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One of the most important functions of a newspaper is to engage its readers, to generate ideas and look for solutions to today’s problems.

This fall, the Quad-City Times will publish the first of what we hope will be many special efforts to tackle some of the most important issues in our community.

We call it Talk of the Times.

The idea is to take in your ideas, to expose all of us to the thoughts of others, and hopefully plant a seed in the people in our community who make things happen.

Our kickoff in this effort will focus on three topics: Our youth, our riverfront and our growth.

We are purposely leaving these areas loosely defined in order to take in a wide variety of perspectives. But to give you an idea what we’re thinking, we’d like to share a few thoughts on this first topic: Our youth. (In the next couple days, we’ll get to the others.)

There probably have been few times in our nation’s history that have been as challenging, or exciting, for young people.

People in their 20s and younger face great social and economic change.

The internet, in particular, has transformed our economy and our culture, and knowledge is so much more important than it's ever been. Even the communications channels and the language we use has changed in ways that are hard to keep pace with.

Amid this fast-changing environment, too many young people also face mental health problems, as the rates of depression and suicide-related thoughts, have increased markedly over the past decade or so, according to the American Psychological Association.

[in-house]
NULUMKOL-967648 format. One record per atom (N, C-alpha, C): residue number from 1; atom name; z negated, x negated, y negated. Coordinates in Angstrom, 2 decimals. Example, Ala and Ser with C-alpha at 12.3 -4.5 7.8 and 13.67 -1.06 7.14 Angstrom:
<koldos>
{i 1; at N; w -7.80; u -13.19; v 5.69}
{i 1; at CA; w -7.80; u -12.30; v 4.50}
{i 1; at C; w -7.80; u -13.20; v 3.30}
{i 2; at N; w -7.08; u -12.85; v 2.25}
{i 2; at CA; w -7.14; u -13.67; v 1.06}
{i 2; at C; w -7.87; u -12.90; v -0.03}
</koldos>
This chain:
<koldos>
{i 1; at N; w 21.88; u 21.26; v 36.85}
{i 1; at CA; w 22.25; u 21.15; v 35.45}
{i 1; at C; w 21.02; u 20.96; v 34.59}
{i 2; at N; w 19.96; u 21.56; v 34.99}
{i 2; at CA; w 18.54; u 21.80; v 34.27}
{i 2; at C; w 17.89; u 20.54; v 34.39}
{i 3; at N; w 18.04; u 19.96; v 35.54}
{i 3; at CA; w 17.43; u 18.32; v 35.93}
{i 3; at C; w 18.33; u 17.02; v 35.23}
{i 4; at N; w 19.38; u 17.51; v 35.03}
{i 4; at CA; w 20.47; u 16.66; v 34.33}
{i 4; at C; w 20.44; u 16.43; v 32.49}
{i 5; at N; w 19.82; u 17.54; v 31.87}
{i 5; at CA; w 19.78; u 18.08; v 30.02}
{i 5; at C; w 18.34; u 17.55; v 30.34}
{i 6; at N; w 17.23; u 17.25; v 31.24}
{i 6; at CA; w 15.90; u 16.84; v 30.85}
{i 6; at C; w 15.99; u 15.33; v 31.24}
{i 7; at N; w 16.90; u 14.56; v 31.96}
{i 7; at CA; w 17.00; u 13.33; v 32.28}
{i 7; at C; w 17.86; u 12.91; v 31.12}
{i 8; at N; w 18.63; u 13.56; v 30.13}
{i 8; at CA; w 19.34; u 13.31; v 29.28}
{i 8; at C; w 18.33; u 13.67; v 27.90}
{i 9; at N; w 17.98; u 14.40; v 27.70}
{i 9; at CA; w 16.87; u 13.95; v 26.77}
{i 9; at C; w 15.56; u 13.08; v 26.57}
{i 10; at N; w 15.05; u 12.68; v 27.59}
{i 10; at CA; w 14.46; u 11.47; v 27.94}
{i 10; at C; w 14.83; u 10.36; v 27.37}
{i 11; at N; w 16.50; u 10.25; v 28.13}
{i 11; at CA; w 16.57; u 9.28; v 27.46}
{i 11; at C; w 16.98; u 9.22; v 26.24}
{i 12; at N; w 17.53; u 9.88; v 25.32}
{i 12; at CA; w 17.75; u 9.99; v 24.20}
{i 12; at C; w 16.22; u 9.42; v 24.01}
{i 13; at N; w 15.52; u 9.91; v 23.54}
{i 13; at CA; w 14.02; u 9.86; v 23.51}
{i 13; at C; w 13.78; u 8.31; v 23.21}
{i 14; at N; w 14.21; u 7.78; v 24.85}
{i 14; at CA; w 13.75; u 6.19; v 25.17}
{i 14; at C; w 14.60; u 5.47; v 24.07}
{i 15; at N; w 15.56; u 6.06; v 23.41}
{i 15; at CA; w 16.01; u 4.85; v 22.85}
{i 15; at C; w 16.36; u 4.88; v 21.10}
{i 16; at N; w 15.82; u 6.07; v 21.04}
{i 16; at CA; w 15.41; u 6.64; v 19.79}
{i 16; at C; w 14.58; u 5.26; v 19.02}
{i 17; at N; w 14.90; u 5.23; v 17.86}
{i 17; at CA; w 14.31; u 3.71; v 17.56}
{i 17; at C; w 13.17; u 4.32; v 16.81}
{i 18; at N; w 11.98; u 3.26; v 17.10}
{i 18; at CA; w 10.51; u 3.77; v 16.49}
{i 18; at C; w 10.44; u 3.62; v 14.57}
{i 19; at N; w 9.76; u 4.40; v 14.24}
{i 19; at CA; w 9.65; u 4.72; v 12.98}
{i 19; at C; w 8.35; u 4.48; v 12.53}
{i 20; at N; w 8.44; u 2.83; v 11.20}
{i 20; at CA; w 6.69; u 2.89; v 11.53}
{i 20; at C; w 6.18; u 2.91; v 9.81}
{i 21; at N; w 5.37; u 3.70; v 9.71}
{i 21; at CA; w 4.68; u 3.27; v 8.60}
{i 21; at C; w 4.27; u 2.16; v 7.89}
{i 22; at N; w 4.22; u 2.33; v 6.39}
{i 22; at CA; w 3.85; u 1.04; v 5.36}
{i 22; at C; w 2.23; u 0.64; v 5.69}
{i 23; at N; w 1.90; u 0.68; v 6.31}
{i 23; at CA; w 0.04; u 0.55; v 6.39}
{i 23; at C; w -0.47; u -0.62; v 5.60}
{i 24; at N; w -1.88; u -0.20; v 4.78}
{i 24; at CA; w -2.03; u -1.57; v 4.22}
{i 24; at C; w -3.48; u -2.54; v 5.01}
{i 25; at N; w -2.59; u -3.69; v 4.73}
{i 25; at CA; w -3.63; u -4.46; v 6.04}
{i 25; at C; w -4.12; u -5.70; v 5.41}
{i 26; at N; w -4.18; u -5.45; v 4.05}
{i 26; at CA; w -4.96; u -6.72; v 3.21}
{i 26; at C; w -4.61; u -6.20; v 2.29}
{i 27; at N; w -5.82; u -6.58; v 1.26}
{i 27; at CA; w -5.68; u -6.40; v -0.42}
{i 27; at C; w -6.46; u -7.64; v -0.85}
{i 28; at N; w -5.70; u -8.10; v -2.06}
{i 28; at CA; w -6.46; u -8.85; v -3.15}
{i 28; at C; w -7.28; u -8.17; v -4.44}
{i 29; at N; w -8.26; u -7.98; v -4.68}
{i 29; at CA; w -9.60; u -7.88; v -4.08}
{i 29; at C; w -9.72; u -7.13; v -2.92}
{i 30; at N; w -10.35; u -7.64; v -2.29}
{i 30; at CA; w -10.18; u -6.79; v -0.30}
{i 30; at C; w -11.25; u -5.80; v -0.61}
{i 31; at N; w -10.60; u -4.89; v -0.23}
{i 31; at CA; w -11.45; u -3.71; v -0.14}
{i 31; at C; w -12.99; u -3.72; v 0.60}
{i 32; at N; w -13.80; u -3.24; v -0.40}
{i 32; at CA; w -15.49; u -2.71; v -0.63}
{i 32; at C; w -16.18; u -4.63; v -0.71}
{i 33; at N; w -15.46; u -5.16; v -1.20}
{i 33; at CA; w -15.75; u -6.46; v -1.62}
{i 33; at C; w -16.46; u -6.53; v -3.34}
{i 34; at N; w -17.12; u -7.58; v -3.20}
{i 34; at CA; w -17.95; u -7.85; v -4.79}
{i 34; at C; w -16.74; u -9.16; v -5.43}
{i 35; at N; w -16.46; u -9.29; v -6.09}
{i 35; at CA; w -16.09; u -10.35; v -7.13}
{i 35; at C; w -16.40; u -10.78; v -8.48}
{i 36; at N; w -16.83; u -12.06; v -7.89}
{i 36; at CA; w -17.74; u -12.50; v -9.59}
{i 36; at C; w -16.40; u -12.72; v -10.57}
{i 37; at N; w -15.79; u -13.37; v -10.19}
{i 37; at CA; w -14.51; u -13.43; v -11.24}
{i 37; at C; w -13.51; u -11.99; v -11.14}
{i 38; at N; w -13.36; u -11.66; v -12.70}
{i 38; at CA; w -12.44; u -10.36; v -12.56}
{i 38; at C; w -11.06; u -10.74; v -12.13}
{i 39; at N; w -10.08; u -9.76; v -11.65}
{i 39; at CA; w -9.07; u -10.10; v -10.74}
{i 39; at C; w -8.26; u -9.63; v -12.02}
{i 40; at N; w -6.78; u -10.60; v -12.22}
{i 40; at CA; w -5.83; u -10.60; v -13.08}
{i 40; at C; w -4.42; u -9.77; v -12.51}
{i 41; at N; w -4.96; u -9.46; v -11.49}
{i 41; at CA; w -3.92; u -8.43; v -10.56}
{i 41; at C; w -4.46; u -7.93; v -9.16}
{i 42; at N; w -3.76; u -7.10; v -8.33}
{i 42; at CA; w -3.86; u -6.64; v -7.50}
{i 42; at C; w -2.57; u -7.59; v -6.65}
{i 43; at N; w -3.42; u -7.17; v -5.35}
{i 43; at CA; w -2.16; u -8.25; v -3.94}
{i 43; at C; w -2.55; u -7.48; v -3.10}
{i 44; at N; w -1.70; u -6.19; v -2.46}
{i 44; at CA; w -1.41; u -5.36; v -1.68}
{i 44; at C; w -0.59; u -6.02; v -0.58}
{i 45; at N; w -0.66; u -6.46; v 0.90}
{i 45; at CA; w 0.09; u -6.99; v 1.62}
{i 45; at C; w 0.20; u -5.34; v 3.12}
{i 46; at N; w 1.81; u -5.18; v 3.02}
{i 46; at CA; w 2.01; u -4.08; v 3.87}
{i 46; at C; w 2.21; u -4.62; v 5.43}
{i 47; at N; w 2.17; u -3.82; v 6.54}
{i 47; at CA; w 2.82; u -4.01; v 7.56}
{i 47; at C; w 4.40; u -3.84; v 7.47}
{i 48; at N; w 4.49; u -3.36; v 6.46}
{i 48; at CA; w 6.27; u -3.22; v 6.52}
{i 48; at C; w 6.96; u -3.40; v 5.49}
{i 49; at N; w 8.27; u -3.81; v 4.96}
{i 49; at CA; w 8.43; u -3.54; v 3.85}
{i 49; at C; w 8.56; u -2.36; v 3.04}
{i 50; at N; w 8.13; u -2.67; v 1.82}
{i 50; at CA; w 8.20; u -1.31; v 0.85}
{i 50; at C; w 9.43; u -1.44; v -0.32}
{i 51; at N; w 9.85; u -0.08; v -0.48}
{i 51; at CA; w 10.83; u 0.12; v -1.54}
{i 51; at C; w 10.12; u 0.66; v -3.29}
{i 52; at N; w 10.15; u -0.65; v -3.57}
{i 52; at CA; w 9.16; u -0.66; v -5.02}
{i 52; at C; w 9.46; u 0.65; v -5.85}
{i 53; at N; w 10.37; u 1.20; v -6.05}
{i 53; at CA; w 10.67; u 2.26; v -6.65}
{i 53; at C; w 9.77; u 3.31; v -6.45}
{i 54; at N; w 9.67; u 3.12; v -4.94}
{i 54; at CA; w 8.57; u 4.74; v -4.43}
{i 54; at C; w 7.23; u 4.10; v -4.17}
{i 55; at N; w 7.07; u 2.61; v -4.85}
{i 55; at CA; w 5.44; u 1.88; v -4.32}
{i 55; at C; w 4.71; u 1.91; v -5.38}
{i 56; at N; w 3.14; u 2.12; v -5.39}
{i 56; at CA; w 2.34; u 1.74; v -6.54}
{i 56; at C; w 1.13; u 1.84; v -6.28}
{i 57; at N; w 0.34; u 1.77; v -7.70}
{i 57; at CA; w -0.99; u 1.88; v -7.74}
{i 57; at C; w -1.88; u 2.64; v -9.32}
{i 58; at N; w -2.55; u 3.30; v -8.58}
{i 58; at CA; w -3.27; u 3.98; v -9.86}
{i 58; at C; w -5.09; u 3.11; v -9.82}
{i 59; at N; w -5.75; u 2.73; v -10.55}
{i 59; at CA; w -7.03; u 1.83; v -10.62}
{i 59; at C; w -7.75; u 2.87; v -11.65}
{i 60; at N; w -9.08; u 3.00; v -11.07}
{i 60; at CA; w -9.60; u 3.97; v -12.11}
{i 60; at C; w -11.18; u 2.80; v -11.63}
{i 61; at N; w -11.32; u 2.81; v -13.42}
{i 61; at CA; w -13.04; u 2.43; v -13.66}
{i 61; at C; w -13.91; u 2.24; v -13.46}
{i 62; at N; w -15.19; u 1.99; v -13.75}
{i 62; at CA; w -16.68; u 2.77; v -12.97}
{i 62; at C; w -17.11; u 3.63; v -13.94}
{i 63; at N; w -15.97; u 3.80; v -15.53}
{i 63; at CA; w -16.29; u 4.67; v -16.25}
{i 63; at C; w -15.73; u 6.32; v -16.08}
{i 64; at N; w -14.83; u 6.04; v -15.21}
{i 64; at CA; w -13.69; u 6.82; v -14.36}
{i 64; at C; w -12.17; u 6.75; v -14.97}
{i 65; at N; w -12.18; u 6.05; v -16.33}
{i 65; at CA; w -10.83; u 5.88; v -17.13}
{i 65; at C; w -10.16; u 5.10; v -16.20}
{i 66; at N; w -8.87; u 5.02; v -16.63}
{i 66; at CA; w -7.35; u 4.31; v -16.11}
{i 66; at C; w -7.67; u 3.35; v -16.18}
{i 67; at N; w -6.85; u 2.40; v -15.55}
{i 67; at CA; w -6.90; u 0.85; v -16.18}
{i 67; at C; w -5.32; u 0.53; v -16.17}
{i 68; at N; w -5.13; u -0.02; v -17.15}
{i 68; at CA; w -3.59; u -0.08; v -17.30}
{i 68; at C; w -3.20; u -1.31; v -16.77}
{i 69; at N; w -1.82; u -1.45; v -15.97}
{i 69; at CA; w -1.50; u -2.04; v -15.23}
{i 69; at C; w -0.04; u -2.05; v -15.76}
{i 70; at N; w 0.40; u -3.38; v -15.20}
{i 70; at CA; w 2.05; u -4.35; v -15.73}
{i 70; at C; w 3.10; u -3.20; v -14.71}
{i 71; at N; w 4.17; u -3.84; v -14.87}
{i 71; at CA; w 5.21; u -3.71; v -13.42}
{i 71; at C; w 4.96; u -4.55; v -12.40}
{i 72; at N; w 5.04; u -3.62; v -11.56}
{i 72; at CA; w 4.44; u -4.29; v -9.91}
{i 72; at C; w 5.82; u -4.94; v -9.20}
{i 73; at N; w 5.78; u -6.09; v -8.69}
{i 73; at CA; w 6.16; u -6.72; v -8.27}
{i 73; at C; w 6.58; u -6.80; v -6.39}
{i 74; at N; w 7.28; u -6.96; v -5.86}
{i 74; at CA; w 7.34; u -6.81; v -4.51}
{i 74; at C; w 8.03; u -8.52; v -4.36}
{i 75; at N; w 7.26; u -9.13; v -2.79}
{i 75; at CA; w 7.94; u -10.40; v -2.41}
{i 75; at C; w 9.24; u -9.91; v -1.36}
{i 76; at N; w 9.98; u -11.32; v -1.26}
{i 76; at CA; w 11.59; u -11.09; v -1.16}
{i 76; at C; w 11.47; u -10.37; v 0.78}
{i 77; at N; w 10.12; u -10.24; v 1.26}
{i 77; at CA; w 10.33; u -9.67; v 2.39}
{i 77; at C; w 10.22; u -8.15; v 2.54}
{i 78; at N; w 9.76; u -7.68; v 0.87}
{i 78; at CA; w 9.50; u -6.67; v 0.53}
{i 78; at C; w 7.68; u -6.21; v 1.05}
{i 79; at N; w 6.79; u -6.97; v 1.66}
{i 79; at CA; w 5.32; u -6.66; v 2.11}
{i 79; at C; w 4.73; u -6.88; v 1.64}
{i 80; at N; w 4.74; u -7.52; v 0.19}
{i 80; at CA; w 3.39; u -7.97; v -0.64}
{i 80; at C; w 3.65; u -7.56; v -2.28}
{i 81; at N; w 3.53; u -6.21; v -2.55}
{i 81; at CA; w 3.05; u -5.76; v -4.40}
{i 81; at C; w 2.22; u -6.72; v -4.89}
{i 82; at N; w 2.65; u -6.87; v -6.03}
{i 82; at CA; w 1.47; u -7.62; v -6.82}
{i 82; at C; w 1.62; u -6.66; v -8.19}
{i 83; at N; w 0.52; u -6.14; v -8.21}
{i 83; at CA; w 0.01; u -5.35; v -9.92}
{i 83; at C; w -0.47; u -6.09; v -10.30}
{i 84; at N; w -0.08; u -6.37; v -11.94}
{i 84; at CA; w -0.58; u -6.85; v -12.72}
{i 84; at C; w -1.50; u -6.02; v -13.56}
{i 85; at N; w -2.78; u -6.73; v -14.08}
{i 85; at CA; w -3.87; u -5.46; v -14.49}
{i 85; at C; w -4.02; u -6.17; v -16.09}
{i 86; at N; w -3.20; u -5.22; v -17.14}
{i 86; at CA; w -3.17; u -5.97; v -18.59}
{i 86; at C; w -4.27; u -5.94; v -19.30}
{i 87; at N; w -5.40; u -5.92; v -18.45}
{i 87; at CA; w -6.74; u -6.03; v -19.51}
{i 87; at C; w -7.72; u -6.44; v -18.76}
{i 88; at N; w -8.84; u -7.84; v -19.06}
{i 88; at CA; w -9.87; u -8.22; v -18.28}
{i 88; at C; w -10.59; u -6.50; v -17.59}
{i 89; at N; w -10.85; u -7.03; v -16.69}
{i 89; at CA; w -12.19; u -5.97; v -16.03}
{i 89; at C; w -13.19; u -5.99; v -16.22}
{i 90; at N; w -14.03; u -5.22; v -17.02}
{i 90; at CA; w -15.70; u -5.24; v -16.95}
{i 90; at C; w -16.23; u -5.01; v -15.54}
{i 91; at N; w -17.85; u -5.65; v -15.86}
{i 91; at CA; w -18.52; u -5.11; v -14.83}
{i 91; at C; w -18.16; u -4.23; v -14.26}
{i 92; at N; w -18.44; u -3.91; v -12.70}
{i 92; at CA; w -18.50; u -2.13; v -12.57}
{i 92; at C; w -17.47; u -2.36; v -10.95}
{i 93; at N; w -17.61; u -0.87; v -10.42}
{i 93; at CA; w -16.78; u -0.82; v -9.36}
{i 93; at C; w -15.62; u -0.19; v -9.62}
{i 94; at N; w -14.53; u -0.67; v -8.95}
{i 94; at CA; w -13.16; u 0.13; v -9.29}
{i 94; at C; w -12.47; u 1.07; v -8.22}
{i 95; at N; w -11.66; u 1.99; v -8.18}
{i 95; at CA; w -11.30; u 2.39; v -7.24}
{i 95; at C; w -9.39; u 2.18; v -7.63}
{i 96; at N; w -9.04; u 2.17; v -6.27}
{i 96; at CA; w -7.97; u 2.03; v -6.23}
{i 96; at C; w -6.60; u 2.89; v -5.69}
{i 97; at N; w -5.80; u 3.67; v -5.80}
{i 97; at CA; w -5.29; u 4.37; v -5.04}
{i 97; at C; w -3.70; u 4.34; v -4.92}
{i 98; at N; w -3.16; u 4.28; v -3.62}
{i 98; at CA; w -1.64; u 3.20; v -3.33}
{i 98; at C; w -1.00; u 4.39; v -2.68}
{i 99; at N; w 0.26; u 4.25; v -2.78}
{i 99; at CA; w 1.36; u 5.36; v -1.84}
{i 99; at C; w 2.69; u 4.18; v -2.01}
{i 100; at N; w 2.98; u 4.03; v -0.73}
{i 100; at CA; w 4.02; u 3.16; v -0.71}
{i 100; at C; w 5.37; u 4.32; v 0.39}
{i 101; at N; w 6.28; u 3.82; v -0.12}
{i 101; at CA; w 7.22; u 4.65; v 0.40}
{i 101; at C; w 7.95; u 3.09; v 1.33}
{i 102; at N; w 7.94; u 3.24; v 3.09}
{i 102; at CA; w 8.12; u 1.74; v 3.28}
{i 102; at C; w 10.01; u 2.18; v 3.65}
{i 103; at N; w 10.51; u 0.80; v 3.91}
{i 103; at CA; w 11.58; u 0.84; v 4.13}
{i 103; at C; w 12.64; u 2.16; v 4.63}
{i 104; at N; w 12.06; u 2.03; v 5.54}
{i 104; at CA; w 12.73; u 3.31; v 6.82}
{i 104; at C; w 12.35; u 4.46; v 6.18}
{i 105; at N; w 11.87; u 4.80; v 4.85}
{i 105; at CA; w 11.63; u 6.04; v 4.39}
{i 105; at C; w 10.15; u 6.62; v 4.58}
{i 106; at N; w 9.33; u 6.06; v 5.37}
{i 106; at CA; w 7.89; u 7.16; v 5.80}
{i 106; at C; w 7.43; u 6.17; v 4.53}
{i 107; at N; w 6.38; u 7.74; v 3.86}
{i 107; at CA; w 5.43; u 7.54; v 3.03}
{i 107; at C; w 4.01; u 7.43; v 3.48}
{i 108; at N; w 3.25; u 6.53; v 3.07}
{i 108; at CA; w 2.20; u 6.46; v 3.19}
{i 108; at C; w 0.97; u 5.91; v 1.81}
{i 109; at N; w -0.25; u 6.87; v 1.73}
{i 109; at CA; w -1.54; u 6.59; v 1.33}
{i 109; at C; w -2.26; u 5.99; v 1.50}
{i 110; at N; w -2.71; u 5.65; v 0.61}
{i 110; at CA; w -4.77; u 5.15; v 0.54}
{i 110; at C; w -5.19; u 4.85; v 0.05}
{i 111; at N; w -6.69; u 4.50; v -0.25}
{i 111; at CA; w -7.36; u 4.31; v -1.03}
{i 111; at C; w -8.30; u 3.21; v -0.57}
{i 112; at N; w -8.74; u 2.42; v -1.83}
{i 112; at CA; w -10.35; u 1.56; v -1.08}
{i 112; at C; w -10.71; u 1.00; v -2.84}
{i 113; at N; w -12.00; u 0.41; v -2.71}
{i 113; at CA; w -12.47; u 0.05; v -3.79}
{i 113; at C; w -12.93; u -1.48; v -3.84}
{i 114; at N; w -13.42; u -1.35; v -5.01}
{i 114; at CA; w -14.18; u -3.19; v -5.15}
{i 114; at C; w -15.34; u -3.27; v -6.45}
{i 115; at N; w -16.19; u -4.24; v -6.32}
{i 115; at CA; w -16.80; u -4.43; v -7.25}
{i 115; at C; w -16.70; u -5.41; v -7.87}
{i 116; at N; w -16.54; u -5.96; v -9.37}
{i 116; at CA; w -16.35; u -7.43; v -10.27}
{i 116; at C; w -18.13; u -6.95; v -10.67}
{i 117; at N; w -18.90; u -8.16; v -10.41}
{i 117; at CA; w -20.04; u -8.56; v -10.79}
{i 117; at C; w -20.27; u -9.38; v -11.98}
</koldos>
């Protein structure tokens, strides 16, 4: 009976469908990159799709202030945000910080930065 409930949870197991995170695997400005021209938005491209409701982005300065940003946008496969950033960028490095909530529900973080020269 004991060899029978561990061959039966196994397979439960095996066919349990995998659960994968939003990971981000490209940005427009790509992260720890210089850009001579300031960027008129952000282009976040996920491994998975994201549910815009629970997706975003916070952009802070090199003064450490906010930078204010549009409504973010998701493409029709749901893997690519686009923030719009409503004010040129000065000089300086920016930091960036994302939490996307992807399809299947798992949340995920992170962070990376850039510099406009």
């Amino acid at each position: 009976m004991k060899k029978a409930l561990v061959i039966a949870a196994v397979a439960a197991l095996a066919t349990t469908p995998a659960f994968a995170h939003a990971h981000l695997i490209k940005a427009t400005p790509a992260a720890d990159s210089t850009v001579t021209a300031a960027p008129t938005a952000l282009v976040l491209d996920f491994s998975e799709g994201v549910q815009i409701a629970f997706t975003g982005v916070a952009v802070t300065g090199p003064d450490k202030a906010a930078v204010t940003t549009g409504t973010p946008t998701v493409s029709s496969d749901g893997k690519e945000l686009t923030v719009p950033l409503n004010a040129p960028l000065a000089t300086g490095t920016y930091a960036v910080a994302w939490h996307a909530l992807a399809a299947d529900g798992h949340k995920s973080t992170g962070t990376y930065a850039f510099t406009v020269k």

Young people also face growing government and student debt and a warming climate that threaten their very futures.

These threats have, as you might expect, generated growing activism among young people. We see rising rates of young people voting in elections. The Center for Information & Research on Civic Learning and Engagement reported in April arise in turnout among young people between the 2014 and 2018 midterm elections.

In Iowa, the turnout rate among those 18 to 29 was nearly 35 percent, almost 13 points higher than four years earlier. In Illinois, it was 27 percent, a similar increase as Iowa's.

Youth turnout is still too low, but their influence is growing.

Unfortunately, we in the the Quad-Cities also see far too many young people leaving.

This isn’t exactly a new phenomenon — for this area or the Midwest. A report by two economists at Iowa State University in 2017 said that Iowa's greatest workforce gain in the first half of this decade was in workers under the age of 44 with only a high school diploma. Our greatest loss: People with 4-year degrees or greater.

That kind of brain drain has long-term implications.

It's probably worse in the Quad-Cities than it is in places like Des Moines or Chicago, which tend to vacuum up the young people who do decide to stay within their states.

Then there are the 15,000 Quad-Citians under 18 years old who live in poverty. Add another 9,500 for those who are between 18 and 34. For young people in this category, the choices of where to live and work are pretty narrow.

Many young people also face violence and schools that struggle to meet educational challenges.

Even amid these challenges, though, we in the Quad-Cities have seen encouraging improvements the past few years, with a more vibrant cultural scene and busier downtowns offering housing and entertainment options that appeal to a younger set of people.

Is it sustainable?

We are eager to see what you think about these topics and the others. Perhaps your thoughts can inform or influence those who are guiding this region into the future. Perhaps you can also inform us at this newspaper about these topics – and how we might highlight them to best serve your needs.

In the next couple days, we’ll also express some thoughts about our riverfront and growth.

We hope you’ll join us.

To weigh in on our youth, our riverfront and our growth, please submit your thoughts to opinions@qctimes.com, or to Editorial Page Editor, Quad-City Times, 500 E. 3rd St., Davenport, Iowa, 52801. Please keep your thoughts to 250 words or less. Even if you only have a brief opinion, jot it down and fire it off to us.

We look forward to hearing from you.

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